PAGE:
After we returned home from our visit to Aunt Naomi’s, Sheila and I spoke about how we had few pictures of our family. Sheila believed she knew where some were hidden and she went on a search.  She found a shoebox under Mama’s bed.  It was filled with photos of Daddy I’d never seen before and there was a picture of Sheila holding me as a newborn.  Sheila took the photos she wanted and I took the ones I wanted, including the photo of Sheila holding me.

Mama routinely hid photographs, even Sheila’s and my school pictures.  The practice seemed perfectly normal as I rarely visited friend’s houses or those of other family members while growing up.  At home, Mama didn’t want to mar the walls, so posters of my favorite singer or musical group were out of the question.  As a young woman experiencing her independence for the first time, I slowly realized how odd Mama’s practice was.  As an adult, there was one instance when I became acutely aware of what had been withheld from me.

My half-brother Ervin had passed away—my father’s youngest son.  As Mama, Sheila and I sat at his wake, a video of various family photos cycled on a screen.  What caught my attention was an old photo of a young man, possibly in his mid to late twenties crouching while holding a young child in front of him.  I thought to myself, He looks like Ervin’s twin.  When the image disappeared to be replaced with the next I realized, That’s Daddy as a young man!  I burst into tears and wept through the remainder of Ervin’s wake. I wept because I had just seen my father and without context I wouldn’t have known him if he had walked up to me in the flesh.

Sadly, as an adult living in apartments of my own, I’ve carried on the same practice.  Mirrors and  hangings rest on the floor leaning against a wall designated for its presentation. Those pictures that Sheila rescued from a shoebox under Mama’s bed are in the second drawer of my nightstand. One day, I’ll hang them all.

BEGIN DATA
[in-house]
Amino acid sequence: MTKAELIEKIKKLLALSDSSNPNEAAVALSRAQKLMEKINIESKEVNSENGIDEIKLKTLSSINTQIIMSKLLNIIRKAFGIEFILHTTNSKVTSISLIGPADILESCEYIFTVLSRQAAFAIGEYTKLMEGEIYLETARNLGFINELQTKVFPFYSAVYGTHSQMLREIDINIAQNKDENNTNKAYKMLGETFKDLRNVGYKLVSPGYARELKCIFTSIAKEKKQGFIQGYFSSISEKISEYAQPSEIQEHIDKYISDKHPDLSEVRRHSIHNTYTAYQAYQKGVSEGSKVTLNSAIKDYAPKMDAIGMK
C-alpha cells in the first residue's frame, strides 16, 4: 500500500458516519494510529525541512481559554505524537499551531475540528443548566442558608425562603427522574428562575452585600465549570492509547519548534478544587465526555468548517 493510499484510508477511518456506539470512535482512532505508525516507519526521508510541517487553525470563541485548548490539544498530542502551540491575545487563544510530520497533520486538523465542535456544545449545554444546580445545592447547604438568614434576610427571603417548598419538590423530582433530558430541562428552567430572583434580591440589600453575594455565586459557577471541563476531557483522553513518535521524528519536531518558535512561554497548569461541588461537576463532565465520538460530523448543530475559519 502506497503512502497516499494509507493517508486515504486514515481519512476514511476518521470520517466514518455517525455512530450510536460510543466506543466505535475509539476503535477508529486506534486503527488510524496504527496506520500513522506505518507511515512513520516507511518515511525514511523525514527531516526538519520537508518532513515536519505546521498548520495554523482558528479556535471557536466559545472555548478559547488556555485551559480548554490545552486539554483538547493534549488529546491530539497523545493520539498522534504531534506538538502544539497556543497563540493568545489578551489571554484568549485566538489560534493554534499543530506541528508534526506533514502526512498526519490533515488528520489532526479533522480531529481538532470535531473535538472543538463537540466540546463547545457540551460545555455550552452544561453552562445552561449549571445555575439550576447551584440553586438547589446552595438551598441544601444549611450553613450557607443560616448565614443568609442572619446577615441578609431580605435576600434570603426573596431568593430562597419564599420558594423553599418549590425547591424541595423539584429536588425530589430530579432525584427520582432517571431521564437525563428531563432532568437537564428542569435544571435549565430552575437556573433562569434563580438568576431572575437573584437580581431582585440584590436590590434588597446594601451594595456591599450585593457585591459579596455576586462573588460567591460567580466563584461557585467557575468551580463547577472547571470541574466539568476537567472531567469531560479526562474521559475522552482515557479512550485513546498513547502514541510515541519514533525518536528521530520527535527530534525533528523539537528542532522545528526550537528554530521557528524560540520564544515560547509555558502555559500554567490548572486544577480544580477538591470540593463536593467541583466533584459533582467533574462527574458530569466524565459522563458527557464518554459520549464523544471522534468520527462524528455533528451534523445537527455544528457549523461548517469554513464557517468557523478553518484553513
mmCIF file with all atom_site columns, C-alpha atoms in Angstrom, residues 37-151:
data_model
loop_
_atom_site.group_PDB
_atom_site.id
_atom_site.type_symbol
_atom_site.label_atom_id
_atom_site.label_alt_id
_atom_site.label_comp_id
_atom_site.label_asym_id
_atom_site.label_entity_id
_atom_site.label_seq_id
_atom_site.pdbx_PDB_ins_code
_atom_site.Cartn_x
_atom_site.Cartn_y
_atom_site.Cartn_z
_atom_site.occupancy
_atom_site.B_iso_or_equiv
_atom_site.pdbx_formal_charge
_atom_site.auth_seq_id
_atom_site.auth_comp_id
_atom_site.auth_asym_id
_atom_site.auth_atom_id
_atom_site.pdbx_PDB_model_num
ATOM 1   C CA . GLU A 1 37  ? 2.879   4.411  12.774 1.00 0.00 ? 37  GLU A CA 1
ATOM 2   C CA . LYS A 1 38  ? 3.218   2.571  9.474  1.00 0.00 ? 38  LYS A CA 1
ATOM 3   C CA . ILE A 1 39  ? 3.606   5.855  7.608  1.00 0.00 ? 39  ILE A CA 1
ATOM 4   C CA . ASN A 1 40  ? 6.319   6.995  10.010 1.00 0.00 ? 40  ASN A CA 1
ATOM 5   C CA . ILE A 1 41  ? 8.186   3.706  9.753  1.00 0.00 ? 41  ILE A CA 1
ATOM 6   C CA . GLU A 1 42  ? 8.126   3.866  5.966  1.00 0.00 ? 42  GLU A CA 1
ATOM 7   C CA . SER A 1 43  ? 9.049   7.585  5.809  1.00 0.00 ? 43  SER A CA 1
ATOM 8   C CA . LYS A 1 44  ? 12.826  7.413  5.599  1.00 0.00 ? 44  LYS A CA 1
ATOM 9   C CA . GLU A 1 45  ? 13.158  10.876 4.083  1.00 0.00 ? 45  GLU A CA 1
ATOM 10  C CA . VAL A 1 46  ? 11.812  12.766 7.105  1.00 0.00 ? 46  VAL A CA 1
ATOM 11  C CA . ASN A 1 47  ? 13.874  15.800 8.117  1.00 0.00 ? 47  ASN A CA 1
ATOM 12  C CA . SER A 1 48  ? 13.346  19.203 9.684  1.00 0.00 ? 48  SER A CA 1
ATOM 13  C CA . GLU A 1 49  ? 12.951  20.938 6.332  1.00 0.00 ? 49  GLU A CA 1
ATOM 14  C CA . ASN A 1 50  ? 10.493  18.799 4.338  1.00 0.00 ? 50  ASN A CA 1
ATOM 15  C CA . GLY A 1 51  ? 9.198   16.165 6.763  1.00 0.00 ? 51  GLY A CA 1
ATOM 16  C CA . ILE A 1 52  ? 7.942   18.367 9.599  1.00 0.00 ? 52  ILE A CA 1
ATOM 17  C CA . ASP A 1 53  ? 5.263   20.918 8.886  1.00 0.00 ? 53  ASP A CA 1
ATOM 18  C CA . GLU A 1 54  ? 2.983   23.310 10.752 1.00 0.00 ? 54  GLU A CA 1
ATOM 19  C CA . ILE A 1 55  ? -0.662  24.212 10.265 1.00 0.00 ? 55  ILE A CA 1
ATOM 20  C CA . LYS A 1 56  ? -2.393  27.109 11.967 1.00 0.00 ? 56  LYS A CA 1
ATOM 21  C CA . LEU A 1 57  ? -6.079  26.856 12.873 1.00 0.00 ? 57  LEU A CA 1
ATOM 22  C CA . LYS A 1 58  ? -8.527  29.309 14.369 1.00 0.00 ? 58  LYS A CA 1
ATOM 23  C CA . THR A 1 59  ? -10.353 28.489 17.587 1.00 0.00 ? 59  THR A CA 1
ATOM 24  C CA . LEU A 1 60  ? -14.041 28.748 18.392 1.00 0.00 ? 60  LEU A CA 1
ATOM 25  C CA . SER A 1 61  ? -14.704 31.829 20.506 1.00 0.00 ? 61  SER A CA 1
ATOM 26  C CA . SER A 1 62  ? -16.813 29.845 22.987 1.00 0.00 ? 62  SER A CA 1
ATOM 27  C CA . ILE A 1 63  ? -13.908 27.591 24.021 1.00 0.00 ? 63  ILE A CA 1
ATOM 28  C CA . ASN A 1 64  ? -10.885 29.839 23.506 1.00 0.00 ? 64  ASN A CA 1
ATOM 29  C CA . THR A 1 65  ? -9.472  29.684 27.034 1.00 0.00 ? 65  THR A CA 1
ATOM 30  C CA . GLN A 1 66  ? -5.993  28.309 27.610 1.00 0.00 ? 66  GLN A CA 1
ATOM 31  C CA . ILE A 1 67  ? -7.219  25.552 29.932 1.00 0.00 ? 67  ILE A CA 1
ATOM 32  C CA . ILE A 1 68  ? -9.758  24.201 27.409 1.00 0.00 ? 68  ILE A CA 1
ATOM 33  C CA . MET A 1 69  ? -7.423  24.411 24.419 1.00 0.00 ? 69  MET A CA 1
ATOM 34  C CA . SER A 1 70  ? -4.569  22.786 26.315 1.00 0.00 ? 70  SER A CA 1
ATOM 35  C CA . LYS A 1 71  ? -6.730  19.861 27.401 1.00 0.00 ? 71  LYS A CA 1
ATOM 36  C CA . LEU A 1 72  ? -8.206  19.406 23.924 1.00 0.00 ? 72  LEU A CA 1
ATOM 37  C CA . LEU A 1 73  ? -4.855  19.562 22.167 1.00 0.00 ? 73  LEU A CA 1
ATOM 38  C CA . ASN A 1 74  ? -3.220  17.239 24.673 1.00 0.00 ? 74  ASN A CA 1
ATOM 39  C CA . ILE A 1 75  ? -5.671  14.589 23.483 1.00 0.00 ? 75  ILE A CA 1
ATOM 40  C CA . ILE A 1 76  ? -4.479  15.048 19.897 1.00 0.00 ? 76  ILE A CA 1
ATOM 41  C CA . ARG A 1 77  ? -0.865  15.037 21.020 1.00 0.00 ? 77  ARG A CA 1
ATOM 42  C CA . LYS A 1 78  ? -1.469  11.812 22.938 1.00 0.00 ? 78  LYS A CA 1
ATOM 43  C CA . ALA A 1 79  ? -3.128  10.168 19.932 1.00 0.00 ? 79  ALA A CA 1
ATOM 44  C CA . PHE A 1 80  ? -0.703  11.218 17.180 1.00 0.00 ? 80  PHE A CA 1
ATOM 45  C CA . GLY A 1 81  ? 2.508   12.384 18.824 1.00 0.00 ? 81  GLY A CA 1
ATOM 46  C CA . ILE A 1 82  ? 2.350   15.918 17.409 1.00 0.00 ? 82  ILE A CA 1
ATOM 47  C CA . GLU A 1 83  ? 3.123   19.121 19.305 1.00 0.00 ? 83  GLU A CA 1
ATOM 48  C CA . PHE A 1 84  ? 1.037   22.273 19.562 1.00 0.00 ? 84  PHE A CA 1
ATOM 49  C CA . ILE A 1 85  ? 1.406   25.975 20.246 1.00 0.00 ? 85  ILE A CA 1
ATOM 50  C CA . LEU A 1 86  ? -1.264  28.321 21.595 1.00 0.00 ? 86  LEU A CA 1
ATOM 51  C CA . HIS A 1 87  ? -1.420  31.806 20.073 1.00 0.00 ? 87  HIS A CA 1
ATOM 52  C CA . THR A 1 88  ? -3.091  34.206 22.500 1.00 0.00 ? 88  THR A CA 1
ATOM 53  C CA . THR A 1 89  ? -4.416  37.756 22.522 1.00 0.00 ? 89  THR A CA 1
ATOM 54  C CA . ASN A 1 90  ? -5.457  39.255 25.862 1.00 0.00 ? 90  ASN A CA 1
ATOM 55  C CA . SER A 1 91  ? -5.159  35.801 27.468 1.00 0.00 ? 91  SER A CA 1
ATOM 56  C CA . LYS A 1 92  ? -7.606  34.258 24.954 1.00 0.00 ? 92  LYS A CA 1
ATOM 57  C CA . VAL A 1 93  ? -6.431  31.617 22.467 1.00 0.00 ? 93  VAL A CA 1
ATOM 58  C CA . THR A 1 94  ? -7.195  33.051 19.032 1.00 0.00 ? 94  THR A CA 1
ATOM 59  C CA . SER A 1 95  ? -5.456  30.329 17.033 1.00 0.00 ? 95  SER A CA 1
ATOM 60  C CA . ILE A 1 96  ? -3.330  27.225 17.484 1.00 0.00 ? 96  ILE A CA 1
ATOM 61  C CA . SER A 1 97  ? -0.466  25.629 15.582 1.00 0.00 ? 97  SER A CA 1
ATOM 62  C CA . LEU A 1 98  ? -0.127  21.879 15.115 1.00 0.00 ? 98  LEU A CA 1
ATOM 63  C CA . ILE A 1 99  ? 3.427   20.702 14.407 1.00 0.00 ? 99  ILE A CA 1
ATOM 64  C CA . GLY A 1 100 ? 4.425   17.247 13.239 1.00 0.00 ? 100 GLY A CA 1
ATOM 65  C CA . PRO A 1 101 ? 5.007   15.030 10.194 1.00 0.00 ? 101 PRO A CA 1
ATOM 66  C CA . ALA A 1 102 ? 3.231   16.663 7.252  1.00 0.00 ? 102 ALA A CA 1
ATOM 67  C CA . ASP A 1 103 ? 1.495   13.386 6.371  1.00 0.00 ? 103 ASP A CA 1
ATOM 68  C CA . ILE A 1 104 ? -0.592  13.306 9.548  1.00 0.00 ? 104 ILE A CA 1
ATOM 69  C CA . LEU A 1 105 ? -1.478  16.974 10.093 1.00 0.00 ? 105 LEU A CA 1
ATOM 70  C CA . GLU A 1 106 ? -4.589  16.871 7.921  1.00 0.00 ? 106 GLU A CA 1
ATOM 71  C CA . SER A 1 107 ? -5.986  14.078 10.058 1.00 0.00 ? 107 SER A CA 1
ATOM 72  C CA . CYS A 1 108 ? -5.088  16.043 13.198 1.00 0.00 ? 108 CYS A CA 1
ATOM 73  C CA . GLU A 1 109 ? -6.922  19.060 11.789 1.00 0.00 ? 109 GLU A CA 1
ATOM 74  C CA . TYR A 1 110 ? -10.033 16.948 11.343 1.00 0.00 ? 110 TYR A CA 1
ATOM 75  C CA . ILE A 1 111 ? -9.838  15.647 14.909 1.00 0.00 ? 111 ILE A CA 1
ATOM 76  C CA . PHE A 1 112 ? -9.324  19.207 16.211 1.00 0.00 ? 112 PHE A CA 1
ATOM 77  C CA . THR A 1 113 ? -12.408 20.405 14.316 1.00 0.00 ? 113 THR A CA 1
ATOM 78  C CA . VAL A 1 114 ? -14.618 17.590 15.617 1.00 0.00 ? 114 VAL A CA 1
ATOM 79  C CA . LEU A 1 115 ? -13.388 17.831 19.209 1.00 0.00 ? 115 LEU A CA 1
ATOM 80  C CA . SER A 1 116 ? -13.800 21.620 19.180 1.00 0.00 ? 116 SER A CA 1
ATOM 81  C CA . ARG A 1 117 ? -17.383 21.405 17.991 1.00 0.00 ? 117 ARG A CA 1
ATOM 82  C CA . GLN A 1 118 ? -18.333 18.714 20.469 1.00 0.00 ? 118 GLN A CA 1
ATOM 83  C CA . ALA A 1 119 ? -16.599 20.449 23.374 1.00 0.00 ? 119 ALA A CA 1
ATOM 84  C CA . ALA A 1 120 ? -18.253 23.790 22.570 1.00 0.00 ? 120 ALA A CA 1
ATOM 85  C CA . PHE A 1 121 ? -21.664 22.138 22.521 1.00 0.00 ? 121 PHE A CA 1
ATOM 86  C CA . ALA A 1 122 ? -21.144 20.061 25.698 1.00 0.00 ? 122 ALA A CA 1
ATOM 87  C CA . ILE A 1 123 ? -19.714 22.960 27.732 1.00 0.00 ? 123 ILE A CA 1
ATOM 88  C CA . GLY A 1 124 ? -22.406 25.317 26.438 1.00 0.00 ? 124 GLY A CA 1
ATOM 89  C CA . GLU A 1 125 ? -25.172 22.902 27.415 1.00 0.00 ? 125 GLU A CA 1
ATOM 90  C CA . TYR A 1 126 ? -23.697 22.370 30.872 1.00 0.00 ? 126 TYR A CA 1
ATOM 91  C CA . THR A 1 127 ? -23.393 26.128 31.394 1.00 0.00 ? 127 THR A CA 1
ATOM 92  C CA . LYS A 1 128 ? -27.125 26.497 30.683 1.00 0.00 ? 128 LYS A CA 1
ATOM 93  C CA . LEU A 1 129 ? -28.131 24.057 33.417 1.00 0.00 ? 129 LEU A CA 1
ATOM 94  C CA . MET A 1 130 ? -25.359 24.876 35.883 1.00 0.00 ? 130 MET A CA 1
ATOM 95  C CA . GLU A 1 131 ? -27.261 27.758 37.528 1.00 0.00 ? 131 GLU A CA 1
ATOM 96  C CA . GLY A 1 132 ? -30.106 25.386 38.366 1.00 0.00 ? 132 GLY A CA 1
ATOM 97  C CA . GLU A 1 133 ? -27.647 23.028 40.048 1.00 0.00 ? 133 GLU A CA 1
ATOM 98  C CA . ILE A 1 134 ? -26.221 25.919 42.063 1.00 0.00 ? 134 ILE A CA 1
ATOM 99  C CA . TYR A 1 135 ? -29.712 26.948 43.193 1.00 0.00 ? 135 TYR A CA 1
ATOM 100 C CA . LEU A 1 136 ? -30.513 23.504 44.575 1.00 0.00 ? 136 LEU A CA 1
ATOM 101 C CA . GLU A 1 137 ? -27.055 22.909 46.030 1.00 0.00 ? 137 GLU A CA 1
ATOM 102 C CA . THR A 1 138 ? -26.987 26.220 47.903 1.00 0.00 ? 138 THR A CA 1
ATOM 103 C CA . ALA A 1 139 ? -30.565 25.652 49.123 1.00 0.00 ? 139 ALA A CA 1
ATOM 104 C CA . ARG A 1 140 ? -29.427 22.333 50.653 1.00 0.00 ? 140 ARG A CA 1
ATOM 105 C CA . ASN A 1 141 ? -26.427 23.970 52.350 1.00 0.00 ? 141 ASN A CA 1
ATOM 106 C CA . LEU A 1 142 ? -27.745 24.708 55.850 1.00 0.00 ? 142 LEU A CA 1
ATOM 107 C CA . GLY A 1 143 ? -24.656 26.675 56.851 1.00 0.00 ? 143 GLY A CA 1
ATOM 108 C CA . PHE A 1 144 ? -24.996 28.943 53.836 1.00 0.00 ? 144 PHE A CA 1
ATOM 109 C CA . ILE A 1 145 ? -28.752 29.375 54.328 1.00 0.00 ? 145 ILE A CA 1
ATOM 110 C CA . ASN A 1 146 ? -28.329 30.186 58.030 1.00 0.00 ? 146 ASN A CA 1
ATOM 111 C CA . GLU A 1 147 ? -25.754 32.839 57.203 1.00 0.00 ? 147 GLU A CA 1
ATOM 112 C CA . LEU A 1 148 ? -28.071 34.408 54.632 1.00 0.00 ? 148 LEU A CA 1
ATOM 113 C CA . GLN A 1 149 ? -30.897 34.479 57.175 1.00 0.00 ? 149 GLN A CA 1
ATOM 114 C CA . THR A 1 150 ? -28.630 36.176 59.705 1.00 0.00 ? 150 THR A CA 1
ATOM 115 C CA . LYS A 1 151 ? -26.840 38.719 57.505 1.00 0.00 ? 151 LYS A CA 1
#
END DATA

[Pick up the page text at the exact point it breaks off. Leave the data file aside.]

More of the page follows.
Who Was He?

                  While I’ve come to know Uncle Forrest as a haunted individual, who he was as a person remains unknown to me.  Who were his childhood friends? What did his voice sound like? Was he a stout man or was he thin? Did he laugh? Was he kind? Why did he start drinking?

Answers to those questions, which could provide context to my struggles, are held in the declining physical body of my Aunt Naomi and the declining mental capacity of my Mama.  While there is still time, I need to find the courage to ask these questions.  I know individuals are more than their best or worst characteristics.  We are a complicated amalgamations who shouldn’t be reduced to one story.

When sitting with my family at Aunt Naomi’s dining room table that day, I found Uncle Forrest.  “I’ve never seen a picture of Grandma Nancie,” I said gazing at his photo.  I didn’t receive a reply.  If an image of her exists, I pray it finds its way to me.



Martha Anderson was born and raised in West Tennessee and has lived in Massachusetts for fifteen years.  Since her arrival in New England, the novice writer feels a growing need to chronicle her Southern roots.

This piece is Martha’s first published essay.